NEW YORK (CBSNewYork/AP) — Deliberations in the corruption trial of ex-New York Assembly Speaker Sheldon Silver began with drama Tuesday when a juror claimed that other jurors accused her of failing to use her common sense, leaving her feeling “very, very uncomfortable.”

“I’m feeling pressured, stressed out,” the juror wrote in a note to U.S. District Judge Valerie Caproni in Manhattan as she asked to be excused from further deliberations, WCBS 880’s Marla Diamond reported.

The note, the first word from jurors, came less than two hours after deliberations began.

Prosecutors accuse Silver of abusing his office for years, collecting millions of dollars in kickbacks for favors provided to a cancer researcher and real estate developers. The defense countered that the once-powerful Democrat did not commit a crime.

In all, prosecutors claim Silver earned $5 million illegally over more than a decade. Still an assemblyman, the 71-year-old lawyer resigned his leadership post after his January arrest. Silver has pleaded not guilty to bribery and extortion charges.

In her note, the juror said she had a different opinion and view than other jurors “and it is making me feel very, very uncomfortable.”

Other jurors, she said, were telling her she was not using her common sense.

“My heart is pounding and my head feels weird,” she said. “I am so stressed out right now that I can’t even write normally. I don’t feel like I can be myself right now! I need to leave!”

After a prosecutor recommended she be released as a juror, the judge said it was too early to do so, and said she would urge jurors to respectfully exchange views.

“Listen to and exchange views with your other jurors,” Caproni said she would tell them.

The judge said she was further convinced that patience was the best remedy when another note emerged from jurors shortly afterward. In it, the jurors asked if there was a code of conduct or ethics code that clearly stated whether receiving funds for something in return is illegal.

“It seems there is some deliberation going on,” the judge told lawyers. “It’s too early to throw in the towel.”

The jury must decide unanimously whether to convict or acquit Silver on the seven charges that he faces. If convicted, he faces up to 130 years in prison.

The three-week trial wrapped up with Silver’s defense team calling no witnesses and Silver himself refusing to take the stand.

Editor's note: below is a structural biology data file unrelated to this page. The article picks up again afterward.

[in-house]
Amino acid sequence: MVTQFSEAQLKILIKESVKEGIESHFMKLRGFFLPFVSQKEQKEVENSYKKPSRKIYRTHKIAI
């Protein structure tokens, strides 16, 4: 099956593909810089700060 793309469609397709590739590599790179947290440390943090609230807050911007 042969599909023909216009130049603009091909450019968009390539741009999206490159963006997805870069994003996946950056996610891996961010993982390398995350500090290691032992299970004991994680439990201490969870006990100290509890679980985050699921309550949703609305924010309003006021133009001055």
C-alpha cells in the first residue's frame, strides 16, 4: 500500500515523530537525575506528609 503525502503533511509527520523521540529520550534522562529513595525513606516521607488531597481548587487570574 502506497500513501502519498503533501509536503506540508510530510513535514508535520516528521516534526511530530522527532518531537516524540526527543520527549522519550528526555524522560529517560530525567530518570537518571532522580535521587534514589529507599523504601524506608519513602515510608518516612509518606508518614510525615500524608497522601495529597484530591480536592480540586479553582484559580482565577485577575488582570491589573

In closing arguments Monday, the jury heard the case boil down to two conflicting portrayals of the once-powerful Democrat: one as a greedy lawmaker who enriched himself with bribery and another as a seasoned politician who played by the rules regarding outside income.

“Why did Sheldon Silver do it? He did it for the money,” U.S. Attorney Andrew Goldstein repeatedly told the jury. The evidence, he added, “shows that Sheldon Silver was a master of every form of deception — lying, keeping secrets, even splitting hairs.”

He also took aim at the defense’s accusation that overzealous prosecutors were trying to criminalize behavior that’s politics as usual in the Assembly.

“Let’s dispense with the nonsense … and let’s talk about the evidence, which Sheldon Silver tried desperately to keep secret for years,” he said.

Defense attorney Steven Molo countered by accusing the government of embracing a flawed theory of a circumstantial case. In their eyes, “If a fact gets in a way of that theory, you ignore it, and if you can’t ignore it, you twist it,” he said.

He added: “A lesser person would have folded, but Sheldon Silver is a fighter. He knows he did not commit a crime. There was no quid quo pro. He did not sell his office.”

Silver’s trial is taking place simultaneously with that of state Sen. Dean Skelos and his son at a nearby courthouse on charges that the Republican badgered companies reliant upon his legislative support to funnel more than $300,000 to the son.

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